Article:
Angelic Doctor and Dumb Ox

Feast of St Thomas Aquinas, known at different times as Doctor Angelicus; Doctor Communis; Great Synthesizer; The Dumb Ox; The Universal Teacher.

 

His most important and enduring works are the “Summa Theologica”, in which he expounds his systematic theology of the “quinquae viae” (the five proofs of the existence of God), and the “Summa Contra Gentiles”. He studied under Albertus Magnus who defended him: “We call this young man a dumb ox, but his bellowing in doctrine will one day resound throughout the world!” Aquinas later  synthesised Aristotle and  empirical Christian teachings.

On the feast of St. Nicholas in 1273, Aquinas was celebrating Mass when he received a revelation that so affected him that he wrote and dictated no more, leaving his great work the Summa Theologiae unfinished. He reportedly heard a voice coming from a crucifix that said, “Thou hast written well of me, Thomas; what reward wilt thou have?” to which St. Thomas Aquinas replied, “None other than thyself, Lord.”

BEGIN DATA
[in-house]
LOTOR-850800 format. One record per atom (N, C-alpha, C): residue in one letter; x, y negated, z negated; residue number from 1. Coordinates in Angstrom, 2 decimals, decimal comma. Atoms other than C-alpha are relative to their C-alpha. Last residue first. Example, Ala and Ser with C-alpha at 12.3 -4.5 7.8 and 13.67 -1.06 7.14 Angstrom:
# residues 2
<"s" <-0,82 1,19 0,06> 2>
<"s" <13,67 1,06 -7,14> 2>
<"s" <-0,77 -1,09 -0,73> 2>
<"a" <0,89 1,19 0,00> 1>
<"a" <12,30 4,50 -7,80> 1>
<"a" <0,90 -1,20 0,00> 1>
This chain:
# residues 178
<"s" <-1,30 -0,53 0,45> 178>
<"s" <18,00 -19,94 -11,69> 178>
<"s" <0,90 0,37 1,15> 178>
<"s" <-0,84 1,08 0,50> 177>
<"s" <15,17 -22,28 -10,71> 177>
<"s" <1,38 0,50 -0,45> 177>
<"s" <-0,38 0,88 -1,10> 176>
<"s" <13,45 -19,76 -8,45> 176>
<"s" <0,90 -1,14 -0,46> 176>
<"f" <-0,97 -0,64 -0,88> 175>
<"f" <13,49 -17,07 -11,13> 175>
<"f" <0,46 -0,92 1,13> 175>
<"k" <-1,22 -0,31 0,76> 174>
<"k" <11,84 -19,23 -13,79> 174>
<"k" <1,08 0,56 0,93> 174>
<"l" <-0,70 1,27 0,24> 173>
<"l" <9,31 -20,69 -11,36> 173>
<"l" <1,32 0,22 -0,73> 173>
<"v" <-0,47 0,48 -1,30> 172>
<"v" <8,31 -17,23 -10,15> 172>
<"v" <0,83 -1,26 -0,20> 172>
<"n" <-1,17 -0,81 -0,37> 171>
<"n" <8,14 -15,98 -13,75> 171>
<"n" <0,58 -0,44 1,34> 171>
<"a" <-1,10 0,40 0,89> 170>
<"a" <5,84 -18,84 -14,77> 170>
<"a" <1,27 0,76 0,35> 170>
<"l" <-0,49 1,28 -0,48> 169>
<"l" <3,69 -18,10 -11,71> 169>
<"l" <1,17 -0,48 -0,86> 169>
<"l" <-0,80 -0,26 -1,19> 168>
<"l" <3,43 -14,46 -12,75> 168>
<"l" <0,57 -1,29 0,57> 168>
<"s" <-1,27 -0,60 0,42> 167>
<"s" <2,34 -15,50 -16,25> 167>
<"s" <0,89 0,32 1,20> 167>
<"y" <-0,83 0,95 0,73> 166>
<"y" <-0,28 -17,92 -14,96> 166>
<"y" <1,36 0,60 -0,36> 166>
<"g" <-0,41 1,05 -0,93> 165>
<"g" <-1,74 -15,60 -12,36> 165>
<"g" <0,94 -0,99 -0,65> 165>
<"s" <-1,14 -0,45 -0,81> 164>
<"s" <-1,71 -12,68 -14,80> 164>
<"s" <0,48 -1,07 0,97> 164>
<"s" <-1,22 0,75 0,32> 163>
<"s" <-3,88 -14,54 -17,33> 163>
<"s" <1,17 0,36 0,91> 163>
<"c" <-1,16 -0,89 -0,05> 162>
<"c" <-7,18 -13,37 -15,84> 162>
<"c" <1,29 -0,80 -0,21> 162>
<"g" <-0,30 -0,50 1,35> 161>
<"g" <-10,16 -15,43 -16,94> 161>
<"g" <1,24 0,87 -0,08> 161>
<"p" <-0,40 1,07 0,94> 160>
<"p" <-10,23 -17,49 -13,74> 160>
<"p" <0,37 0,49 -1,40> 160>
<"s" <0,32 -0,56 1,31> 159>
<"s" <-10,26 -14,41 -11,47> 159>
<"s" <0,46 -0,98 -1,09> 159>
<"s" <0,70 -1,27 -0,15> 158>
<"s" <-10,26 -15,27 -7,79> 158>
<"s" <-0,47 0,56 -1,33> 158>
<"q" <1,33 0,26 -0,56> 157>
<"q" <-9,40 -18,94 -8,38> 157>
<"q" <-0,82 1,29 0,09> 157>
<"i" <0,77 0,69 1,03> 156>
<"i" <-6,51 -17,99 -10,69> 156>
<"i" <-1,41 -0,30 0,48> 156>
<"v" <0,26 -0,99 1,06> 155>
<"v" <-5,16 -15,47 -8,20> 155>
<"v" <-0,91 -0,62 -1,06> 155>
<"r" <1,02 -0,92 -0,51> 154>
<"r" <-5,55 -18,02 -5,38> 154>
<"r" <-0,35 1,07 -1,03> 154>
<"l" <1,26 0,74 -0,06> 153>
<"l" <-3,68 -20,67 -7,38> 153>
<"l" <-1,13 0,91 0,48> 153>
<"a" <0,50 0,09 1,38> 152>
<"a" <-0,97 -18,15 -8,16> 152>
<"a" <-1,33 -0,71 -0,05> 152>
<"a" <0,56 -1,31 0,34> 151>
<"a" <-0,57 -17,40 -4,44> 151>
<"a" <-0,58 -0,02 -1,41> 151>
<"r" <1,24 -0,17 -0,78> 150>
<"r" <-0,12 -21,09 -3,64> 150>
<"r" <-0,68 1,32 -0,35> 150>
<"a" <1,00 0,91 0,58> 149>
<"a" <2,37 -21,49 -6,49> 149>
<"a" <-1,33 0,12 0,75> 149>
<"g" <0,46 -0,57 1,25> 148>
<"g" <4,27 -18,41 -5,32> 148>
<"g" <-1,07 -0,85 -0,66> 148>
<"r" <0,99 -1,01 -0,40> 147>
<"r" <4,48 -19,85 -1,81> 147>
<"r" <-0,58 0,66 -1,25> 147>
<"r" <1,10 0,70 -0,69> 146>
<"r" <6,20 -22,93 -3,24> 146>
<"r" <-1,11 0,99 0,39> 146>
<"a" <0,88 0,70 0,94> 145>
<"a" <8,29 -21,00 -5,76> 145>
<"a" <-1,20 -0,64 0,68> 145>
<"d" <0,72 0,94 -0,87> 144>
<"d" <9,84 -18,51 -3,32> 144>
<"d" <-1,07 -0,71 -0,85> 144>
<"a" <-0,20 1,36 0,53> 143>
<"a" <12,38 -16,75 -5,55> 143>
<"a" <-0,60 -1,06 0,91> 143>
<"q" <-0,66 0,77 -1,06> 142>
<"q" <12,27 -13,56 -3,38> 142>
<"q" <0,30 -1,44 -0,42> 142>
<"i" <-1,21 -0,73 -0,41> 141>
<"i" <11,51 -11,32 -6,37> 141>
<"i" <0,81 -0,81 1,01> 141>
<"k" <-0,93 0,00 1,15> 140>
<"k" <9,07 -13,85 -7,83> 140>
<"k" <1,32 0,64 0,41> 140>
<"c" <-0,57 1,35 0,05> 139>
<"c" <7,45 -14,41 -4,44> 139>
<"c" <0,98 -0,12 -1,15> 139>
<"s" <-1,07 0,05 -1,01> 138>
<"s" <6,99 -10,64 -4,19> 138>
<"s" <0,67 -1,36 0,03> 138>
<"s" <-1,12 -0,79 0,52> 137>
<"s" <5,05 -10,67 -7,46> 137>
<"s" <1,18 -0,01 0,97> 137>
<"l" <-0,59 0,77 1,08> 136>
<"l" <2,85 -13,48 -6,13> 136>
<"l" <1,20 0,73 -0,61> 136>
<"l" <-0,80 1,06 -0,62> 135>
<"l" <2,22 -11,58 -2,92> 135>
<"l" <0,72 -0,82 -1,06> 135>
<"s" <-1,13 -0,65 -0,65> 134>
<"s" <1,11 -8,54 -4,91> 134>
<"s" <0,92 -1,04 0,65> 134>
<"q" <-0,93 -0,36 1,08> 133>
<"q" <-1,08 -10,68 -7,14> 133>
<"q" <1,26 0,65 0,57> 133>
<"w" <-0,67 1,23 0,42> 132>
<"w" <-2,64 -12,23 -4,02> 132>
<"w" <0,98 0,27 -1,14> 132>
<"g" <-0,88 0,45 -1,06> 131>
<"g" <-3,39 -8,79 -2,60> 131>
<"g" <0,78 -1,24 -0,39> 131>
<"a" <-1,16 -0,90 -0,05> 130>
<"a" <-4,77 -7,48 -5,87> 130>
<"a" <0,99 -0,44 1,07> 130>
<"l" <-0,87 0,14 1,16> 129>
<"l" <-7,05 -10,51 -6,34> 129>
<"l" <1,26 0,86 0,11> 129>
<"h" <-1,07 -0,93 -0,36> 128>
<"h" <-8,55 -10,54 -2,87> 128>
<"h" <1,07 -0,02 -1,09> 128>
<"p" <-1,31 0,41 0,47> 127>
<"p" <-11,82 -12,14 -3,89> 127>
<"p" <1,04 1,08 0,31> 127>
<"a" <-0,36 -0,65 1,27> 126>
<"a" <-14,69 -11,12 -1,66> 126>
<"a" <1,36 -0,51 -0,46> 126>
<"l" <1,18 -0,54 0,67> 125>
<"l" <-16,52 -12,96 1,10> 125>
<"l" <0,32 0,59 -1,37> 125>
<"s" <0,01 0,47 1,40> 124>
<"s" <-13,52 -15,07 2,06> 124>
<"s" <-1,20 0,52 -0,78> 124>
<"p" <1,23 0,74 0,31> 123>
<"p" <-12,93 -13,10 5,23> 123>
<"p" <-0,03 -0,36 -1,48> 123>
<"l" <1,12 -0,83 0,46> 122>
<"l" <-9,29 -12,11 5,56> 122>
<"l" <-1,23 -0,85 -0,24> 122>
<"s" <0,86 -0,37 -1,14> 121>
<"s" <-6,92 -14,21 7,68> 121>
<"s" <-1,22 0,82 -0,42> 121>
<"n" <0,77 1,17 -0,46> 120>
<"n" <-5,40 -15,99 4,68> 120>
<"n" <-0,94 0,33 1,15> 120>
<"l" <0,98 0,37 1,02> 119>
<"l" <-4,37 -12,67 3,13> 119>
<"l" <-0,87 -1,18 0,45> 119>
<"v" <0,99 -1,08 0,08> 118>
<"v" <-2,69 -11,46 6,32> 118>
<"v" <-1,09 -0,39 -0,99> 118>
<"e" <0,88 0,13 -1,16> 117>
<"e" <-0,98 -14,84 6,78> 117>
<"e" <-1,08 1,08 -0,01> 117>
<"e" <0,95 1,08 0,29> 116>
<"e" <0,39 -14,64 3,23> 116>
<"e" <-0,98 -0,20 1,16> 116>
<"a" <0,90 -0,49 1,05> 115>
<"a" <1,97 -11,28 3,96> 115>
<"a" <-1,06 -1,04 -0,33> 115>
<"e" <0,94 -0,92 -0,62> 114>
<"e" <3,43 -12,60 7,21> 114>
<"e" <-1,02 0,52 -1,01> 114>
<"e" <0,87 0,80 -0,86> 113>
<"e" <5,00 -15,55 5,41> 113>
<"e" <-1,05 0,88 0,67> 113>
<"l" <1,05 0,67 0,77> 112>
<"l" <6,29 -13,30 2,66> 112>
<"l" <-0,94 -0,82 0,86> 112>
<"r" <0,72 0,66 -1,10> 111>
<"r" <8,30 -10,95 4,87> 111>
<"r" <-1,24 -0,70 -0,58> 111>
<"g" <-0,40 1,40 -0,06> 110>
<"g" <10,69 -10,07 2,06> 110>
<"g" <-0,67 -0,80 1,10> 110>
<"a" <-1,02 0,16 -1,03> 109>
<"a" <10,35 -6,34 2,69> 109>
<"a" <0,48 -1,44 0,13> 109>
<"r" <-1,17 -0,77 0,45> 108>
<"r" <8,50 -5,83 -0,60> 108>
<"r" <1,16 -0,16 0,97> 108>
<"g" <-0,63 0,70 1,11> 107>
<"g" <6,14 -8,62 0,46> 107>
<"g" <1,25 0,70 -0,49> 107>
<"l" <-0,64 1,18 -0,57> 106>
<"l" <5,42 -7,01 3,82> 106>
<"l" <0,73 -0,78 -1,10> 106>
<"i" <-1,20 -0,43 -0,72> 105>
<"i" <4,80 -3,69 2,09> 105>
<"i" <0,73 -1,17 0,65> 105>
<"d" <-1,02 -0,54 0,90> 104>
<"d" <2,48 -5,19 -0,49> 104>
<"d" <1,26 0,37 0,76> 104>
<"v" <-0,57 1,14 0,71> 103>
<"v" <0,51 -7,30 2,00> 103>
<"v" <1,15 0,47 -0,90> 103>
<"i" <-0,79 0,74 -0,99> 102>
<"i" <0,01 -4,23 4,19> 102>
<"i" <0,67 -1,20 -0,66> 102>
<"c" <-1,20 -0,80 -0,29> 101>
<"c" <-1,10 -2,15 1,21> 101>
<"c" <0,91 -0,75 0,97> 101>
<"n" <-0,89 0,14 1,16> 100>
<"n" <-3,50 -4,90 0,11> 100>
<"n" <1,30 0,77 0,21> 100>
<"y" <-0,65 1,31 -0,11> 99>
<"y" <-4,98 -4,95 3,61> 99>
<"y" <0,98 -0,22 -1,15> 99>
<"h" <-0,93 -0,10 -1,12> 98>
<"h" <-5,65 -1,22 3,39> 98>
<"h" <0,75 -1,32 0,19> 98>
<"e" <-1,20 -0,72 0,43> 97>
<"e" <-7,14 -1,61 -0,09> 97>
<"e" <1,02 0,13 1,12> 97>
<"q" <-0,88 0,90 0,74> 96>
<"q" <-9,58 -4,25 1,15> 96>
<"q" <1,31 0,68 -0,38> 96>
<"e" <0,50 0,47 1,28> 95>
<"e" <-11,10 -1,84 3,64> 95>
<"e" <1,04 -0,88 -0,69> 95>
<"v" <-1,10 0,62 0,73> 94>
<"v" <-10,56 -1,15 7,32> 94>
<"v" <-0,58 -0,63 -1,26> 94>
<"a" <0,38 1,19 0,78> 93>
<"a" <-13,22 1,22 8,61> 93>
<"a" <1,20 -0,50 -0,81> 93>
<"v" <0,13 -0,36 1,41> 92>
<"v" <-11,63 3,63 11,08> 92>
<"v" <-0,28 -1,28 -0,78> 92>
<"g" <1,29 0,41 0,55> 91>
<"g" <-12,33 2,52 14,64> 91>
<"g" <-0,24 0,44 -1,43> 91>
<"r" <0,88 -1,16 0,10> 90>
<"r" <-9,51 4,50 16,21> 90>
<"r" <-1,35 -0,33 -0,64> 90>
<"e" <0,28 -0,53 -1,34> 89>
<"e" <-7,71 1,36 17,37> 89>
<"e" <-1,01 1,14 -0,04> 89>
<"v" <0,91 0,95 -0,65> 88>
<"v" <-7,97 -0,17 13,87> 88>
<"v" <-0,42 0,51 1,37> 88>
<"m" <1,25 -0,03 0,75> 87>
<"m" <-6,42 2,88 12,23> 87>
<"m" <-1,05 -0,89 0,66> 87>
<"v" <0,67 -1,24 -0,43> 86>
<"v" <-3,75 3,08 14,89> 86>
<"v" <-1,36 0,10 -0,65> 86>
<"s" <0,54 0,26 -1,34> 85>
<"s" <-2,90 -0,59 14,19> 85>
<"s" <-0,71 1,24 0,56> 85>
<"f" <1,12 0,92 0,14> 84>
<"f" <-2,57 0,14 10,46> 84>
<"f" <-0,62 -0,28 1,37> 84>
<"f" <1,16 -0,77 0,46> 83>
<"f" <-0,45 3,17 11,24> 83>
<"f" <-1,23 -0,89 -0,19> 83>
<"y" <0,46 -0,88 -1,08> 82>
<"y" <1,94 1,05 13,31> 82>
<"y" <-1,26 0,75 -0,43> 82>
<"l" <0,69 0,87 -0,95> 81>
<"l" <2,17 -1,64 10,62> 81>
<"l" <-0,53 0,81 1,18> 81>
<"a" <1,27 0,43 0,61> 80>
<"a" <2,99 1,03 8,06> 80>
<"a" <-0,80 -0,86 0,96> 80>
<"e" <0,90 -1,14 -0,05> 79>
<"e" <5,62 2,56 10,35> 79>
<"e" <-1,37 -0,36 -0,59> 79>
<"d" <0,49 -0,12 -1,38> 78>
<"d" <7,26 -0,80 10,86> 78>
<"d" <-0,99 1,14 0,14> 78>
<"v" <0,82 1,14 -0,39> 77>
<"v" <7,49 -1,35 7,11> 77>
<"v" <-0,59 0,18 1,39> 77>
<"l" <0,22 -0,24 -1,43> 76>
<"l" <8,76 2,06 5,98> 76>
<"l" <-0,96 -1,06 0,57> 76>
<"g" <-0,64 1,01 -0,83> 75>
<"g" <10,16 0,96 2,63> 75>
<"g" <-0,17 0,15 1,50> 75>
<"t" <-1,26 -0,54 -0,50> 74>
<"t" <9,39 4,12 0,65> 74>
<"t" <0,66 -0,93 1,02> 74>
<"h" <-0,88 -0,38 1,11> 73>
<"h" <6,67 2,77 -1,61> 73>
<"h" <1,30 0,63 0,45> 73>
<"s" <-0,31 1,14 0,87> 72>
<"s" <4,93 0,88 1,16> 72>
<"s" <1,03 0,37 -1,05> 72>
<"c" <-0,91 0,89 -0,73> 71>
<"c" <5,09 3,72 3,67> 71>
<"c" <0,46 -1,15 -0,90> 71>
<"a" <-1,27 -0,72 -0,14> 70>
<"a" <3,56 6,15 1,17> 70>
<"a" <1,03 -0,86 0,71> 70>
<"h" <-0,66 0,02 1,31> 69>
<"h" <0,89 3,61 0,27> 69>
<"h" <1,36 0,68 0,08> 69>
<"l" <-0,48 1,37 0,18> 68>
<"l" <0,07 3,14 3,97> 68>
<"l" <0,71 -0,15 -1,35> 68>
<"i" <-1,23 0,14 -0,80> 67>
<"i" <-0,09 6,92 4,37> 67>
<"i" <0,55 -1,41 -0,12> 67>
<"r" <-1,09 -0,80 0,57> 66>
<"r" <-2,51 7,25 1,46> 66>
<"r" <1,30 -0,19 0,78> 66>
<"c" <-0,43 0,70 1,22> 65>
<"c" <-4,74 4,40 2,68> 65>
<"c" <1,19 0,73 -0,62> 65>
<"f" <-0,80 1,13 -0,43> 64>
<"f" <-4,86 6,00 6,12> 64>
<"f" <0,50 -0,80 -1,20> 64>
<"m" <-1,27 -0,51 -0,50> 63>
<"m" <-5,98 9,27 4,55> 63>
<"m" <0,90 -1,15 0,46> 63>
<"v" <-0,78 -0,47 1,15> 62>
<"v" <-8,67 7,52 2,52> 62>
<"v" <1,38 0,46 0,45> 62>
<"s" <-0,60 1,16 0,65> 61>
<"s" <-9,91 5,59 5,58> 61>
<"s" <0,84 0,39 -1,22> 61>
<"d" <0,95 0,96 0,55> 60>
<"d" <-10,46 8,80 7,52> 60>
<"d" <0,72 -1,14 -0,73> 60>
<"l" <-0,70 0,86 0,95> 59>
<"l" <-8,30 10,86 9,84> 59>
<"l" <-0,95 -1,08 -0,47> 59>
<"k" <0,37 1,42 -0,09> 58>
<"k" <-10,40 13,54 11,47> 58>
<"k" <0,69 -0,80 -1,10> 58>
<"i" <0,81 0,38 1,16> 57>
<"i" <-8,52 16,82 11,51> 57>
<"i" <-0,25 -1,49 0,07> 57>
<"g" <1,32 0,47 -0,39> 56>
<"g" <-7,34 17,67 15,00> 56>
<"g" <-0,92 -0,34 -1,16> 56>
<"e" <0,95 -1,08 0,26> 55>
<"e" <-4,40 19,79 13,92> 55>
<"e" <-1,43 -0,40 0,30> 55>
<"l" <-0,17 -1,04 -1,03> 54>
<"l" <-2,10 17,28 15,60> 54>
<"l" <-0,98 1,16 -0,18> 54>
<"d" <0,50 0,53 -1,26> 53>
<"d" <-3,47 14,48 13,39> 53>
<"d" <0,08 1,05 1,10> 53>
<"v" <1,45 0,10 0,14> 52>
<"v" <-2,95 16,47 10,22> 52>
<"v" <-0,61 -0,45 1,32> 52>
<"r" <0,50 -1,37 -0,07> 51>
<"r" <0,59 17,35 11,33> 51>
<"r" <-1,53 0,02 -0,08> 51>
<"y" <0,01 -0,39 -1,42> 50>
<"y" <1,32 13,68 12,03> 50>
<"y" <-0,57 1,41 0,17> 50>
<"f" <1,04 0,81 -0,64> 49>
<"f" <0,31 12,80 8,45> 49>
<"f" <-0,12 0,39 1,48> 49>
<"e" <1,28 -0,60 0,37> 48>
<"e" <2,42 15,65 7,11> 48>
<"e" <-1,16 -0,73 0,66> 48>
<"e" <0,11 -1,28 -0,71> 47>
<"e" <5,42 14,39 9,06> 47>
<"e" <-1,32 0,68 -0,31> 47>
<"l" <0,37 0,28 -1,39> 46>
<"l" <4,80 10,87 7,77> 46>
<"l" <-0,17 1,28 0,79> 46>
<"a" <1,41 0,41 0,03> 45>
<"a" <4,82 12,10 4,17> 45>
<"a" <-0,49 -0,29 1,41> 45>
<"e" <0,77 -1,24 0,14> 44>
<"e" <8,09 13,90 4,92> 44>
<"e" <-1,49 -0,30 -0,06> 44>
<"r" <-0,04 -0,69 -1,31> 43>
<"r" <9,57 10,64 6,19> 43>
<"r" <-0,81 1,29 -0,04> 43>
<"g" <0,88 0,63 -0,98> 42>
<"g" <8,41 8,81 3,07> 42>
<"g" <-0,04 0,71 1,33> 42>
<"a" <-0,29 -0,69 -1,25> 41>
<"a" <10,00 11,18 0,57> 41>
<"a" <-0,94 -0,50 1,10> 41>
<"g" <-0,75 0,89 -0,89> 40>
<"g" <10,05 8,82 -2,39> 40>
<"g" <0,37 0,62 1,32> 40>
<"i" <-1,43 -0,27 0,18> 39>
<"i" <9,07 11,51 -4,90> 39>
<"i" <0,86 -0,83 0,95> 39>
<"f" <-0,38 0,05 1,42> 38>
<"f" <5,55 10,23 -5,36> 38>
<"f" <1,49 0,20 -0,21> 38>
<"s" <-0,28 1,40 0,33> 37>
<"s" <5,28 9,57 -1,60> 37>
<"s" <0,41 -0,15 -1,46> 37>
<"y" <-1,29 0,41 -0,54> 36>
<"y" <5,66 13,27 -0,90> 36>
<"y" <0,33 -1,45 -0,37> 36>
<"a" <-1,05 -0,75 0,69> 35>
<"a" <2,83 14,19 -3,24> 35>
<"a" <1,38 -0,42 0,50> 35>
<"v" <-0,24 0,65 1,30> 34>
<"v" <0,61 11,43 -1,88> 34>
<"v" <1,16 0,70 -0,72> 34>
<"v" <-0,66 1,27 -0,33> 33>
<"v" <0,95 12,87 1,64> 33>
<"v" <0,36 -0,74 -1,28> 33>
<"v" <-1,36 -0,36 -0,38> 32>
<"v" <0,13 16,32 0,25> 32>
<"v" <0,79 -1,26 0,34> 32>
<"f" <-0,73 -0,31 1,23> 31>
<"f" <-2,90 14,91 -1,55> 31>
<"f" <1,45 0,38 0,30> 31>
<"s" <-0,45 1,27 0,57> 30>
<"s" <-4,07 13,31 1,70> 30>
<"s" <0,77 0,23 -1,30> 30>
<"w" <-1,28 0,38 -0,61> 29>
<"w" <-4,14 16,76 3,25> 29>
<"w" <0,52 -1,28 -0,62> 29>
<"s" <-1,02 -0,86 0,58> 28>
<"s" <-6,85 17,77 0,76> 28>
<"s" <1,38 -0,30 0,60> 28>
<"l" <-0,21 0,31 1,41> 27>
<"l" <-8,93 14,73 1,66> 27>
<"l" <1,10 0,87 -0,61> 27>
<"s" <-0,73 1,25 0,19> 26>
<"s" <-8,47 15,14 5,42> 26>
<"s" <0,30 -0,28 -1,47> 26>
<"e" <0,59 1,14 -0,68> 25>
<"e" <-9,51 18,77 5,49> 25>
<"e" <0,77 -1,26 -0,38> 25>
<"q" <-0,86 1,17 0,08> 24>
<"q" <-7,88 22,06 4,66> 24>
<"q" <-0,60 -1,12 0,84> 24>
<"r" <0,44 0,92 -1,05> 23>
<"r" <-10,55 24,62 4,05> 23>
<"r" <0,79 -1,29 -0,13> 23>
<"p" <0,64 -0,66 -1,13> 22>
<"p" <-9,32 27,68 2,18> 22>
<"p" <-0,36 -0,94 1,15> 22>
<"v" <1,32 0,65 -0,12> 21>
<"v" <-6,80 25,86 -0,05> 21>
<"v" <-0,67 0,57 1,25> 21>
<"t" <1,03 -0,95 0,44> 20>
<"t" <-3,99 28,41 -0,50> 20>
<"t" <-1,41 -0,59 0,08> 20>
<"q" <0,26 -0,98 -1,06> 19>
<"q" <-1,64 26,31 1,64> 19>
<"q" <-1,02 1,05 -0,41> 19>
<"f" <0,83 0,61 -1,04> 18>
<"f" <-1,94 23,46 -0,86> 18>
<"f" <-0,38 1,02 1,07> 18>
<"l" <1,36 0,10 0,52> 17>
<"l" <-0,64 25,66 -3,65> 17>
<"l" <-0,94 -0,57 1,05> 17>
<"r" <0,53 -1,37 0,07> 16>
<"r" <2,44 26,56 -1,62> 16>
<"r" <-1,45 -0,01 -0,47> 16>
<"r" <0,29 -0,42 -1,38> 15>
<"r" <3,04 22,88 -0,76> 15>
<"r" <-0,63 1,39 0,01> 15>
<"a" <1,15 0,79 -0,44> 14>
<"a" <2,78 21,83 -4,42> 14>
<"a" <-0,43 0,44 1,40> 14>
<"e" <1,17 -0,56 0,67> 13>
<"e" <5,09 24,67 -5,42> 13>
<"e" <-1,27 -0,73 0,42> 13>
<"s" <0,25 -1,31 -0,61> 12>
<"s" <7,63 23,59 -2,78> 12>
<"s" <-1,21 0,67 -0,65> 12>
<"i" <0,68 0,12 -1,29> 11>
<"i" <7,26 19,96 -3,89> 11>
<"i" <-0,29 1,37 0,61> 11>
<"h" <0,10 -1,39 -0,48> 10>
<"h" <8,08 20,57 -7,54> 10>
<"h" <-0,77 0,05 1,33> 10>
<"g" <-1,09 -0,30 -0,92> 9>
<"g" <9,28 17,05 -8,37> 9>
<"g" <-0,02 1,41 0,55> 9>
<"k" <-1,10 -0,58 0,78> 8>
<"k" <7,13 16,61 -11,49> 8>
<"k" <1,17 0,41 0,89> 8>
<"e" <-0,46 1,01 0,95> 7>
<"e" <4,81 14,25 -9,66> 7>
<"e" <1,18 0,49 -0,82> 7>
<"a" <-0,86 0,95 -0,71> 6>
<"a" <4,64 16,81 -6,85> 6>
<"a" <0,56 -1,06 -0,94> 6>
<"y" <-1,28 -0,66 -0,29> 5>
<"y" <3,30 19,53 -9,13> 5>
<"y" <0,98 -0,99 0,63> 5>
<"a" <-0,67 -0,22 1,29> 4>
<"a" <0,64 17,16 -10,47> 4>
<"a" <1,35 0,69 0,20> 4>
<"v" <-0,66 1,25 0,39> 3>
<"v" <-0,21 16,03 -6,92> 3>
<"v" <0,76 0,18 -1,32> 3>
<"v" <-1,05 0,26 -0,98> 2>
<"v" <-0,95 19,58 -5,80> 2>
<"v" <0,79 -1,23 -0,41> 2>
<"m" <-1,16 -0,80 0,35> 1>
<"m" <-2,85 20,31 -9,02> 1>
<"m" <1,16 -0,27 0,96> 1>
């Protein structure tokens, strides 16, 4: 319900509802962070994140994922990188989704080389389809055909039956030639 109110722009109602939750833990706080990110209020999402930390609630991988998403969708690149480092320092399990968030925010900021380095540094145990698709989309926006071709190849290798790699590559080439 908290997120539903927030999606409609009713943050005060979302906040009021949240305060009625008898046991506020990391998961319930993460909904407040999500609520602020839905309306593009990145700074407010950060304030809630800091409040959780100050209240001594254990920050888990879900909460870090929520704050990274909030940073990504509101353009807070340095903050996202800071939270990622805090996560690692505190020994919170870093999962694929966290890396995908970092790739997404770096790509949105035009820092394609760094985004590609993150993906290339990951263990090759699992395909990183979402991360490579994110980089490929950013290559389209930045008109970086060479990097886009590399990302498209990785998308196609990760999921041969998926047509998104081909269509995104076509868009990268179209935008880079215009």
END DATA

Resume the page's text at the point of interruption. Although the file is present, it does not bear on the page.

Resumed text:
To Brother Reginald’s (his secretary and friend) expostulations he replied, “The end of my labors has come. All that I have written appears to be as so much straw after the things that have been revealed to me.” When later asked by Reginald to return to writing, Aquinas said, “I can write no more. I have seen things that make my writings like straw.”

 

Detail from an altarpiece portrait of Thomas Aquinas by Carlo Crivelli.

 

Thomas-Aquinas

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